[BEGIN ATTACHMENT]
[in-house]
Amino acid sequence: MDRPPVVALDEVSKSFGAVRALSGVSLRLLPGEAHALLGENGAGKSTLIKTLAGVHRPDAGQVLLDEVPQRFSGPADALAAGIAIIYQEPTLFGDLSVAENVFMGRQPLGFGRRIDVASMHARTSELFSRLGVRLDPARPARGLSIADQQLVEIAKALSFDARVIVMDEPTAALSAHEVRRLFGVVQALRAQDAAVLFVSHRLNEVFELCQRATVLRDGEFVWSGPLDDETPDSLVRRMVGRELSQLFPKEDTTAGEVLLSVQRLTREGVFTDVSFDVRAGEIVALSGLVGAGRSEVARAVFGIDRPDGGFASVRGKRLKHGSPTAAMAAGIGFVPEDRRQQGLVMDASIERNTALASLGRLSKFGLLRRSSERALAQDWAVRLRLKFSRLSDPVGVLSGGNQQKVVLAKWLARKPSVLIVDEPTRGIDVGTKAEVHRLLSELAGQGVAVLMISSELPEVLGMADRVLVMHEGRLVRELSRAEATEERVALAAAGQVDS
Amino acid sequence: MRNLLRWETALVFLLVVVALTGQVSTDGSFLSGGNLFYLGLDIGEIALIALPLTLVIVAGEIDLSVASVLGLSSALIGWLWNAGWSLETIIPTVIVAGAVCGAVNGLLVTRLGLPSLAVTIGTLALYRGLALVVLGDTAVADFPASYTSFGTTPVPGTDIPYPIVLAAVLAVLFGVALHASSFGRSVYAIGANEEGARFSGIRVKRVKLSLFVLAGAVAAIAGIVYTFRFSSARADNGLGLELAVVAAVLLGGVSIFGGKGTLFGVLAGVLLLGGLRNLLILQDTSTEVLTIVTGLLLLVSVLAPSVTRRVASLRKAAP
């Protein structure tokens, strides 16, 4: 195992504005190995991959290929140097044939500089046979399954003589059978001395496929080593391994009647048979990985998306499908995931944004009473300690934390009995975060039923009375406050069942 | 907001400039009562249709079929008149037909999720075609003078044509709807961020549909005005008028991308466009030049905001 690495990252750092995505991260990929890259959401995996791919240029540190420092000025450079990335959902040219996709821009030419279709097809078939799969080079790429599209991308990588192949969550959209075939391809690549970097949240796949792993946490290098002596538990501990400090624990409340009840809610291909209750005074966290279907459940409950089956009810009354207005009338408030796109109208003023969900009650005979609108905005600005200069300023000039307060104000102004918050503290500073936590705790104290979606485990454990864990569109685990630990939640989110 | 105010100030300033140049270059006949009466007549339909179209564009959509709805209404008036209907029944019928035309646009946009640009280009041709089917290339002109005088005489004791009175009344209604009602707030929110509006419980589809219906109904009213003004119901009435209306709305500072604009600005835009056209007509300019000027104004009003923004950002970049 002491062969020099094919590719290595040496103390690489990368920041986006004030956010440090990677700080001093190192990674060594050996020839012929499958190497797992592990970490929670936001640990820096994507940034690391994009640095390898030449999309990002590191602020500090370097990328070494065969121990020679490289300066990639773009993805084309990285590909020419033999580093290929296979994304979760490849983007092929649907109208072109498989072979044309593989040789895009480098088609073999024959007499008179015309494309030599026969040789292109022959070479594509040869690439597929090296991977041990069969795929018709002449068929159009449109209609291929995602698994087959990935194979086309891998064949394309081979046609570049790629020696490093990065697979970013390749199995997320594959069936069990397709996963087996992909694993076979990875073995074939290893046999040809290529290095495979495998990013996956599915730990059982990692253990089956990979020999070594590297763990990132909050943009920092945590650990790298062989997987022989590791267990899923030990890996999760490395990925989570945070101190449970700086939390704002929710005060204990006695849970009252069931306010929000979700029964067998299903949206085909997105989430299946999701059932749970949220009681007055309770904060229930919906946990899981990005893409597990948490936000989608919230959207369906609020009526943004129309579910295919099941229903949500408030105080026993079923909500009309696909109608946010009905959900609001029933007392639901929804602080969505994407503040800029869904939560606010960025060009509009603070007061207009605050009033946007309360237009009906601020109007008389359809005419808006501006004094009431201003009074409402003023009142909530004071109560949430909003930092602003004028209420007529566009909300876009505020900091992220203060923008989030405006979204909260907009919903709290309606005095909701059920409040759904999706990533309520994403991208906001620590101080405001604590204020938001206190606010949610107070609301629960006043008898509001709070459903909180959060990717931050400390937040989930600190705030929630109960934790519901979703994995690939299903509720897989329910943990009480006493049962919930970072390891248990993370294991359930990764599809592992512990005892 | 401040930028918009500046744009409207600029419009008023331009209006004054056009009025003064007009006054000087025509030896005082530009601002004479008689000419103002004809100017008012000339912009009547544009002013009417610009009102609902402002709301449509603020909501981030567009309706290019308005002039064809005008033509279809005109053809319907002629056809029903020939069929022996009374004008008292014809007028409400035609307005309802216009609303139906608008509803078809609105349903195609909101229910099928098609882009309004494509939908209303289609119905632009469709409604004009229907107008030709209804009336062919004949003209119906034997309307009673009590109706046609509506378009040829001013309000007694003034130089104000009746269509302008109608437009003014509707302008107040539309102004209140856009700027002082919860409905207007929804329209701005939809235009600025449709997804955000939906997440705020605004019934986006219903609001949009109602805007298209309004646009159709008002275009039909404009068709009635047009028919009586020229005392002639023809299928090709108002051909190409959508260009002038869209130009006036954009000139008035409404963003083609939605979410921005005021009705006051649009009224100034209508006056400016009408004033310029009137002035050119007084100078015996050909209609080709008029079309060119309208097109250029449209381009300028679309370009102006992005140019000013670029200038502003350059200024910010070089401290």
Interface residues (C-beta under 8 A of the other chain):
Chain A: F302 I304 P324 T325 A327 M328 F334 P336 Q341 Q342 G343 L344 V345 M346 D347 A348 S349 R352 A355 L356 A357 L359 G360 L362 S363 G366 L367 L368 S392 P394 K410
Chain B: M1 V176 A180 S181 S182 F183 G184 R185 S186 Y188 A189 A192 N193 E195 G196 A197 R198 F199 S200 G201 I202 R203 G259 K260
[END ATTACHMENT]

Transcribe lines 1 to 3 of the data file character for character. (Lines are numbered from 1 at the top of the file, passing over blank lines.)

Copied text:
[in-house]
Amino acid sequence: MDRPPVVALDEVSKSFGAVRALSGVSLRLLPGEAHALLGENGAGKSTLIKTLAGVHRPDAGQVLLDEVPQRFSGPADALAAGIAIIYQEPTLFGDLSVAENVFMGRQPLGFGRRIDVASMHARTSELFSRLGVRLDPARPARGLSIADQQLVEIAKALSFDARVIVMDEPTAALSAHEVRRLFGVVQALRAQDAAVLFVSHRLNEVFELCQRATVLRDGEFVWSGPLDDETPDSLVRRMVGRELSQLFPKEDTTAGEVLLSVQRLTREGVFTDVSFDVRAGEIVALSGLVGAGRSEVARAVFGIDRPDGGFASVRGKRLKHGSPTAAMAAGIGFVPEDRRQQGLVMDASIERNTALASLGRLSKFGLLRRSSERALAQDWAVRLRLKFSRLSDPVGVLSGGNQQKVVLAKWLARKPSVLIVDEPTRGIDVGTKAEVHRLLSELAGQGVAVLMISSELPEVLGMADRVLVMHEGRLVRELSRAEATEERVALAAAGQVDS
Amino acid sequence: MRNLLRWETALVFLLVVVALTGQVSTDGSFLSGGNLFYLGLDIGEIALIALPLTLVIVAGEIDLSVASVLGLSSALIGWLWNAGWSLETIIPTVIVAGAVCGAVNGLLVTRLGLPSLAVTIGTLALYRGLALVVLGDTAVADFPASYTSFGTTPVPGTDIPYPIVLAAVLAVLFGVALHASSFGRSVYAIGANEEGARFSGIRVKRVKLSLFVLAGAVAAIAGIVYTFRFSSARADNGLGLELAVVAAVLLGGVSIFGGKGTLFGVLAGVLLLGGLRNLLILQDTSTEVLTIVTGLLLLVSVLAPSVTRRVASLRKAAP